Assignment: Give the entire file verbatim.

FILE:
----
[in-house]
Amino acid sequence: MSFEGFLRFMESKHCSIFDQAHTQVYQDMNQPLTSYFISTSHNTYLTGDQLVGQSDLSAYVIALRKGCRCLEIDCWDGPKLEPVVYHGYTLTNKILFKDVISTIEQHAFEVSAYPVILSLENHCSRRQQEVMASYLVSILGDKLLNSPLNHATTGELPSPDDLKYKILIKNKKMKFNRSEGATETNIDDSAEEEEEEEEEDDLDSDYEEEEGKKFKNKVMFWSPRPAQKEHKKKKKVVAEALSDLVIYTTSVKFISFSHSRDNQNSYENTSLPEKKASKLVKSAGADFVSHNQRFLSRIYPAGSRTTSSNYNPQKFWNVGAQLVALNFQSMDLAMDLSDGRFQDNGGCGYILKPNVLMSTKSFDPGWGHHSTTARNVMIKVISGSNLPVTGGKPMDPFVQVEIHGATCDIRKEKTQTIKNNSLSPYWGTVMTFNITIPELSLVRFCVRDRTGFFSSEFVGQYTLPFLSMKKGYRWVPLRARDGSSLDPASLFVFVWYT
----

[in-house]
Amino acid sequence: MSFEGFLRFMESKHCSIFDQAHTQVYQDMNQPLTSYFISTSHNTYLTGDQLVGQSDLSAYVIALRKGCRCLEIDCWDGPKLEPVVYHGYTLTNKILFKDVISTIEQHAFEVSAYPVILSLENHCSRRQQEVMASYLVSILGDKLLNSPLNHATTGELPSPDDLKYKILIKNKKMKFNRSEGATETNIDDSAEEEEEEEEEDDLDSDYEEEEGKKFKNKVMFWSPRPAQKEHKKKKKVVAEALSDLVIYTTSVKFISFSHSRDNQNSYENTSLPEKKASKLVKSAGADFVSHNQRFLSRIYPAGSRTTSSNYNPQKFWNVGAQLVALNFQSMDLAMDLSDGRFQDNGGCGYILKPNVLMSTKSFDPGWGHHSTTARNVMIKVISGSNLPVTGGKPMDPFVQVEIHGATCDIRKEKTQTIKNNSLSPYWGTVMTFNITIPELSLVRFCVRDRTGFFSSEFVGQYTLPFLSMKKGYRWVPLRARDGSSLDPASLFVFVWYT